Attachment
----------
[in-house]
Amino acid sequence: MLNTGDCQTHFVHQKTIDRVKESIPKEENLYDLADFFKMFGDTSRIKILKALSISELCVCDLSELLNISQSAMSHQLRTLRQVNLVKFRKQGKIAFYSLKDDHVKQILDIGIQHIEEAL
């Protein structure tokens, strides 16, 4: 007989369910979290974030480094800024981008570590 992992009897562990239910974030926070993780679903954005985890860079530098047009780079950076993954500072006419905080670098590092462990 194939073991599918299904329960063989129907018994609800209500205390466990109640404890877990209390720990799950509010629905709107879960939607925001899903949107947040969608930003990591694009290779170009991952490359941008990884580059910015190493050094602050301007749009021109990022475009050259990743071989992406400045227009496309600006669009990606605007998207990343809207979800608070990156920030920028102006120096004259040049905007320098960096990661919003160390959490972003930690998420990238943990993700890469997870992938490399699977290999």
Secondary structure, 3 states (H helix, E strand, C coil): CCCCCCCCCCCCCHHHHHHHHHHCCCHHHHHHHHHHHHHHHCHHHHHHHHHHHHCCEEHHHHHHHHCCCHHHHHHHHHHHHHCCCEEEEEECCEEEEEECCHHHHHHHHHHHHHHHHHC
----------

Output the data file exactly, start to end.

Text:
[in-house]
Amino acid sequence: MLNTGDCQTHFVHQKTIDRVKESIPKEENLYDLADFFKMFGDTSRIKILKALSISELCVCDLSELLNISQSAMSHQLRTLRQVNLVKFRKQGKIAFYSLKDDHVKQILDIGIQHIEEAL
């Protein structure tokens, strides 16, 4: 007989369910979290974030480094800024981008570590 992992009897562990239910974030926070993780679903954005985890860079530098047009780079950076993954500072006419905080670098590092462990 194939073991599918299904329960063989129907018994609800209500205390466990109640404890877990209390720990799950509010629905709107879960939607925001899903949107947040969608930003990591694009290779170009991952490359941008990884580059910015190493050094602050301007749009021109990022475009050259990743071989992406400045227009496309600006669009990606605007998207990343809207979800608070990156920030920028102006120096004259040049905007320098960096990661919003160390959490972003930690998420990238943990993700890469997870992938490399699977290999």
Secondary structure, 3 states (H helix, E strand, C coil): CCCCCCCCCCCCCHHHHHHHHHHCCCHHHHHHHHHHHHHHHCHHHHHHHHHHHHCCEEHHHHHHHHCCCHHHHHHHHHHHHHCCCEEEEEECCEEEEEECCHHHHHHHHHHHHHHHHHC